Protracted Prosperity: Profits and Resulting Values Expected to Increase

By Scott Smith, MAI, and Gary McDade

​U.S. hotels have realized significant increases in occupancy, average daily rate (ADR), and top-line revenue over the past five years. Because of an improving economy, increased levels of international travel, a recovery in the total number of people working and limited supply growth in the majority of U.S. markets, PKF Hospitality Research (PKF-HR), a CBRE company, is forecasting a protracted period of prosperity for the U.S. lodging industry. Based on the September-November 2014 edition of PKF-HR’s Hotel Horizons® forecast report, hoteliers will enjoy well-above average levels of revenue growth through 2018, driven primarily by increases in ADR. The increase in revenue, however, is only a part of the story.

The results of PKF-HR’s current annual survey of roughly 7,000 hotel operating statements, Trends® in the Hotel Industry reveal that U.S. hotels have substantially improved their bottom lines, with net operating income (NOI) increasing more than 10 percent each year from 2010 to 2013. Based on the revenues projected in the September-November 2014 edition of PKF-HR’s Hotel Horizons® forecast, hotel NOI will continue to increase by double-digit percentages through 2016.

Meanwhile, according to the annual PKF Hospitality Investment Survey, the overall capitalization rate for hotels has steadily declined during the same period. Because of the low cost of debt, higher loan-to-value percentages, and lower perceived risk on equity investments, capitalization rates are now at their lowest levels since the inception of the PKF Hospitality Investment Survey in 2000.

What does this mean for hotel investors? Have nominal (actual dollar) hotel values returned to their pre-recession levels?

 

NOI and Cap Rate Influences

The amount an investor is willing to pay for a hotel is a function of the income that the property will generate and the perceived risk and cost of capital associated with future income expectations. To gain a better understanding of how changes in NOI and changes in capitalization rates influence changes in hotel values, we tracked NOI from our Trends® database and capitalization rates from the Hospitality Investment Survey going back to 2001.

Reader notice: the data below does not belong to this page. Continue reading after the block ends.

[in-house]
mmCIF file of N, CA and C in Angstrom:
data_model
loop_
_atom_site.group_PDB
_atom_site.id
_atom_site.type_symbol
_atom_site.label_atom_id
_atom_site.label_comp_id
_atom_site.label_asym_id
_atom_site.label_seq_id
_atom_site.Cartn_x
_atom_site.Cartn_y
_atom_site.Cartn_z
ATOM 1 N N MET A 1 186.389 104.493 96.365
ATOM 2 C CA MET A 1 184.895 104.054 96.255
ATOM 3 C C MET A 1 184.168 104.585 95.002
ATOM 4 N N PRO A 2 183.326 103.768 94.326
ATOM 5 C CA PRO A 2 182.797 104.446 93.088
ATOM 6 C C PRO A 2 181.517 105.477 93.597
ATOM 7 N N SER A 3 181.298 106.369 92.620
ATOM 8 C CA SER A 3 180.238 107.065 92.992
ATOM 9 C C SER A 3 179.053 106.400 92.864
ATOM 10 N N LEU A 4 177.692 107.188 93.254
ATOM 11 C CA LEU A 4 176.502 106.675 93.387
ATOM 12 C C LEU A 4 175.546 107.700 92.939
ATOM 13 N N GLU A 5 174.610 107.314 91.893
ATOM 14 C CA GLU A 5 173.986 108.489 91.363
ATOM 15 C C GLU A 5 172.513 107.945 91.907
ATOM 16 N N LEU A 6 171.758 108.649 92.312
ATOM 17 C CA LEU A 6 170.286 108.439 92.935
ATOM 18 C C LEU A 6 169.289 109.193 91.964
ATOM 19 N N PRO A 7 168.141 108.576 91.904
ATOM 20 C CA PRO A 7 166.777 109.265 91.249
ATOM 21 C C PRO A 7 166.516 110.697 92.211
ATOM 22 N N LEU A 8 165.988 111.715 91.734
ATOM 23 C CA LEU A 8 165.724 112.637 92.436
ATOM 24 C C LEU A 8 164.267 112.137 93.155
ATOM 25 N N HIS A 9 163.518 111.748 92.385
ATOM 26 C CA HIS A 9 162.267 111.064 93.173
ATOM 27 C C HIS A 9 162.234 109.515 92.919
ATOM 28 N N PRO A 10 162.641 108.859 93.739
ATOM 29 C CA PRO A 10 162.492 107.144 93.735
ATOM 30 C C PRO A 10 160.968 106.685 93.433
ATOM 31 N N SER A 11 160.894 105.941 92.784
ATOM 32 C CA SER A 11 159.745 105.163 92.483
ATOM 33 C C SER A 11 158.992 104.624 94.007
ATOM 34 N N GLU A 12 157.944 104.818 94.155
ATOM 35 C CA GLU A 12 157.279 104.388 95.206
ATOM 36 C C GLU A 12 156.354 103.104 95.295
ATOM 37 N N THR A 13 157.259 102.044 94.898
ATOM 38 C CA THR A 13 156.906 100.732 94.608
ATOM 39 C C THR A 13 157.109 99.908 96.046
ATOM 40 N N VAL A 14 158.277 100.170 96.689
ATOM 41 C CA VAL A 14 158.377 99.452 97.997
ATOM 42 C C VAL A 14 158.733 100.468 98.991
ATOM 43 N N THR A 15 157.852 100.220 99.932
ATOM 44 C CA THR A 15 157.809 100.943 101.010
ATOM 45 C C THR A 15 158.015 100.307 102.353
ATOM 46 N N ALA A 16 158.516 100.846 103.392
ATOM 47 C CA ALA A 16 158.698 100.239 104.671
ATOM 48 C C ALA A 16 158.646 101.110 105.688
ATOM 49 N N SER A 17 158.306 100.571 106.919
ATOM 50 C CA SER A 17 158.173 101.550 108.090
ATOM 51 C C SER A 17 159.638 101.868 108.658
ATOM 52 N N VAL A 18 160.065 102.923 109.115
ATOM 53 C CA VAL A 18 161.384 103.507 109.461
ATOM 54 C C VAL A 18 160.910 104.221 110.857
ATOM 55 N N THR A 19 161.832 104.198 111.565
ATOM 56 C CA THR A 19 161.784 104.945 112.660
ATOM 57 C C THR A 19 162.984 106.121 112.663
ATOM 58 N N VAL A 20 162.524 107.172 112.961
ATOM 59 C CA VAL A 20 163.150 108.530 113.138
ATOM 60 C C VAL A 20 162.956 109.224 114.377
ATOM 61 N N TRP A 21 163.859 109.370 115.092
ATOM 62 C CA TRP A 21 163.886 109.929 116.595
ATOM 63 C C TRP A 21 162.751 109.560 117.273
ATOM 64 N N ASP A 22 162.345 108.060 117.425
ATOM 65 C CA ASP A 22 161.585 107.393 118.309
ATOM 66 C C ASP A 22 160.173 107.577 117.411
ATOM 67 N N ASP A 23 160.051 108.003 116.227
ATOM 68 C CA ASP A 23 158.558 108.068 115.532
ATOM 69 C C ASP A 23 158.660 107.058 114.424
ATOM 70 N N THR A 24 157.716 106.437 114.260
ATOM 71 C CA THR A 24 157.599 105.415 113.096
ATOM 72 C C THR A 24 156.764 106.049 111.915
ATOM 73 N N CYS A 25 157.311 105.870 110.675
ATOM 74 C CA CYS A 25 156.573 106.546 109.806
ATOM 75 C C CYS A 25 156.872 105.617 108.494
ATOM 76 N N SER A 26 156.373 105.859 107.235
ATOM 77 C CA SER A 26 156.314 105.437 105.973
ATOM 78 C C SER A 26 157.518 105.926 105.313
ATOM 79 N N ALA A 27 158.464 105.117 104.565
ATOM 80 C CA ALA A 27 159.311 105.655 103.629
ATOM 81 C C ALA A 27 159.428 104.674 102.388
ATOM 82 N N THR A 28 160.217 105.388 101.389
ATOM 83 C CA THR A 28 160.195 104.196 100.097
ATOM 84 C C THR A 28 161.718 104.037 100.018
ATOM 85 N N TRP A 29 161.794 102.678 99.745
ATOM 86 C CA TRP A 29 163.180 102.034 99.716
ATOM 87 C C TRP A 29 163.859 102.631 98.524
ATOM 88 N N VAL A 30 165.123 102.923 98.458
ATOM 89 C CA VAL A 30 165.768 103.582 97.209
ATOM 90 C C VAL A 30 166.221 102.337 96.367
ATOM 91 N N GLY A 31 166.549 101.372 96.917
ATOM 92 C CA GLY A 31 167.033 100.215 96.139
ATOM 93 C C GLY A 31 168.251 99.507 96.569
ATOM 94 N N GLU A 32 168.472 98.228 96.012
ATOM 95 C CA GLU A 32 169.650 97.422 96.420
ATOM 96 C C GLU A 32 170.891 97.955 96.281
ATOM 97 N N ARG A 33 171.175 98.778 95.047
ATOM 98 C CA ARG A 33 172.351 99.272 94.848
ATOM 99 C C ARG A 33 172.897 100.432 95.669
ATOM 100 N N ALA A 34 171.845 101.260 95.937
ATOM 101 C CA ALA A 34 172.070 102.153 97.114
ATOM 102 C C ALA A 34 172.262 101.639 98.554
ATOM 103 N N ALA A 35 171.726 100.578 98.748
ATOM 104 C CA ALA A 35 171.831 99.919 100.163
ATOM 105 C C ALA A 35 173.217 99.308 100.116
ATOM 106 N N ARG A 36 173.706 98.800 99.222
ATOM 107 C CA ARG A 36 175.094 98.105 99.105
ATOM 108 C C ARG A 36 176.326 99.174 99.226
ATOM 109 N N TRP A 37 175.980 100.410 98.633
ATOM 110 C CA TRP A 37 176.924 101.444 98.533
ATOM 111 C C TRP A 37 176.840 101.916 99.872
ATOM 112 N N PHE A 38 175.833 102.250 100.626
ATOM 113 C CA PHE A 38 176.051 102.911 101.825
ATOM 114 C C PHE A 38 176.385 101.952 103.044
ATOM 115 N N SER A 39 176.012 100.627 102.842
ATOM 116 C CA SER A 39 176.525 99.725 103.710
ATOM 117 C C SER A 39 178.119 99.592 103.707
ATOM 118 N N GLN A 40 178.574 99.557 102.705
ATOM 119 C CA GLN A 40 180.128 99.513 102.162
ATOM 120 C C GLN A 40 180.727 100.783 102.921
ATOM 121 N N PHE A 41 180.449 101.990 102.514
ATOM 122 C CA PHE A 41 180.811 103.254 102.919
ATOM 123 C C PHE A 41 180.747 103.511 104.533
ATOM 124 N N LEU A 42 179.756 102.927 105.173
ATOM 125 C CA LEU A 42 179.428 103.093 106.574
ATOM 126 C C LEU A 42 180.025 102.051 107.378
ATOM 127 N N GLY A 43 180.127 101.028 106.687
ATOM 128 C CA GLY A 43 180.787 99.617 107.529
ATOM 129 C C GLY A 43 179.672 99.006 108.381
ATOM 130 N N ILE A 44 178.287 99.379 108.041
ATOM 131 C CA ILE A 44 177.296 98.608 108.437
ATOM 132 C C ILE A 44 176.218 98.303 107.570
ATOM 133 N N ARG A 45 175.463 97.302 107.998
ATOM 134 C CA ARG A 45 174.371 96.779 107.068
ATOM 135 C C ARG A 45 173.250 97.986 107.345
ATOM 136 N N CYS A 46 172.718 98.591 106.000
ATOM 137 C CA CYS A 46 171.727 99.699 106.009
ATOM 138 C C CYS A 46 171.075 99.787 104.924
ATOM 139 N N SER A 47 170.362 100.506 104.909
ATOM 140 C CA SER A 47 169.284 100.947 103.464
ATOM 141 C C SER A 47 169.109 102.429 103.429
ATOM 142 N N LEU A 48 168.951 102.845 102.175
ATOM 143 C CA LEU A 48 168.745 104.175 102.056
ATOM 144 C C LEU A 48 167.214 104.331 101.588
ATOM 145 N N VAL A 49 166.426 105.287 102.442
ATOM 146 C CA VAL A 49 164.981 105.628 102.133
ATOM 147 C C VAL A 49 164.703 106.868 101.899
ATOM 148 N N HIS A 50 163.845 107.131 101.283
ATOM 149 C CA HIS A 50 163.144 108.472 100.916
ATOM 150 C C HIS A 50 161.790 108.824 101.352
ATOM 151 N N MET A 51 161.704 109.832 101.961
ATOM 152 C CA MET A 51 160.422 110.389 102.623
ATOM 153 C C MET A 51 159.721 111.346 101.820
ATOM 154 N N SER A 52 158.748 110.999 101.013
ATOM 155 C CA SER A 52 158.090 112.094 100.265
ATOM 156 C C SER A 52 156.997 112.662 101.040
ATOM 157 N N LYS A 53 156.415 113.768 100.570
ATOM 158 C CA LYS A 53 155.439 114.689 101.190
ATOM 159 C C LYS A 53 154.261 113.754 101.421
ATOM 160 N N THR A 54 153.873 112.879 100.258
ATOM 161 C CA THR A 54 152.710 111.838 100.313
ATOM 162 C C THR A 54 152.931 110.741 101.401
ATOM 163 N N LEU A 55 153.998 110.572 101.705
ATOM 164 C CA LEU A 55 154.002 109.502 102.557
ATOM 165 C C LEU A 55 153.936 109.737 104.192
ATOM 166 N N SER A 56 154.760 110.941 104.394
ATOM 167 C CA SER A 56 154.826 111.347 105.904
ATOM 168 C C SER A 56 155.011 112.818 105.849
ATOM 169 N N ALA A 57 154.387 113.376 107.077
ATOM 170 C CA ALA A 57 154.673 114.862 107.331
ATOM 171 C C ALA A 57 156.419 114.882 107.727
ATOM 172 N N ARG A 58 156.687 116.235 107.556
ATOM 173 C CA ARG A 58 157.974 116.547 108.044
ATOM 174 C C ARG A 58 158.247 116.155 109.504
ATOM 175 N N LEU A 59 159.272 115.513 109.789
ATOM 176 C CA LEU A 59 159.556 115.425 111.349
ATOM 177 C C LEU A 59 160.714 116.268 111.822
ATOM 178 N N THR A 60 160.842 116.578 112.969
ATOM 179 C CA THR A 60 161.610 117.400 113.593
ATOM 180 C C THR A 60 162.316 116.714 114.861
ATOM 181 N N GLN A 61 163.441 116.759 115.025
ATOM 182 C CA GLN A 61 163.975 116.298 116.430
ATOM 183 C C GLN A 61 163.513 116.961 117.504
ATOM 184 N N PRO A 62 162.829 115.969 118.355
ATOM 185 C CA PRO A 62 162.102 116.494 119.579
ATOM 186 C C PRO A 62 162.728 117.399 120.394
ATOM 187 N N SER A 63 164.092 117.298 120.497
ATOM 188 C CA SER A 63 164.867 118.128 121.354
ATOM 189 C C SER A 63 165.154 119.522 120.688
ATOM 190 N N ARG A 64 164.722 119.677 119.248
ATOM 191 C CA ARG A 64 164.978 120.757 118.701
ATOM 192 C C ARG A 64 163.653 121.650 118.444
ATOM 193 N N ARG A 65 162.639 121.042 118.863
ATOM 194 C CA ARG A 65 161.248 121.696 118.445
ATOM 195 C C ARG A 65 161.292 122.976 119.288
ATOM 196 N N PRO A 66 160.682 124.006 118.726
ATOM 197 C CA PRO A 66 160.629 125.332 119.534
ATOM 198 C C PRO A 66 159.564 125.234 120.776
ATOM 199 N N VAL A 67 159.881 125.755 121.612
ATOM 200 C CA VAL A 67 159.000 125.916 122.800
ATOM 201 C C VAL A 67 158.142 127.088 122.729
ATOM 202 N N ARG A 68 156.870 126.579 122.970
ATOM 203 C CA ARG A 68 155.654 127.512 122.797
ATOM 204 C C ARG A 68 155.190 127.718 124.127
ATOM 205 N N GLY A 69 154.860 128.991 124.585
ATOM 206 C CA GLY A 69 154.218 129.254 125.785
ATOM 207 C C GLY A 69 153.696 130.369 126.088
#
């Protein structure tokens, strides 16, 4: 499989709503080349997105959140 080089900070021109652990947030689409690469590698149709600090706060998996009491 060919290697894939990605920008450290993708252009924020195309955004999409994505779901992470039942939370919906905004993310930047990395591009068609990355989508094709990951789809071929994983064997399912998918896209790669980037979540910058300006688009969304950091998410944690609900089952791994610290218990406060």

For purposes of this analysis, NOI is calculated after a capital reserve deduction of 4 percent of total revenue but before rent, interest, income taxes, depreciation, and amortization. We then develop projections of NOI for the period 2014 to 2018 based on the forecasts provided in the September-November 2014 edition of PKF-HR’s Hotel Horizons®.

We also develop capitalization rate forecasts for 2014 to 2018 based on historic data from Real Capital Analytics and Real Estate Research Corporation. Using this information, we calculate an asset value per key. The asset value per key is estimated by applying the forecast capitalization rate to the NOI for every year of the period studied. It should be noted that the asset value per key that we develop is not based on any actual hotel sales transactions, and the capitalization process implicitly assumes a prolonged investor holding period (i.e., no terminal value calculation is included).
 
During years of asset value growth, NOI increases explain the majority of the lift in value, with the balance resulting from a decrease in the capitalization rate. During periods when the national economy contracted, the resulting NOI decreases were the primary driver of the decline in asset values; the change in capitalization rate had less of an influence. In 2007 and 2010, NOI levels increased, but asset values essentially remained flat. During these years, the capitalization rate increased as a result of the limited availability of debt financing, an increase in the cost of capital, and an elevated perception of equity risk.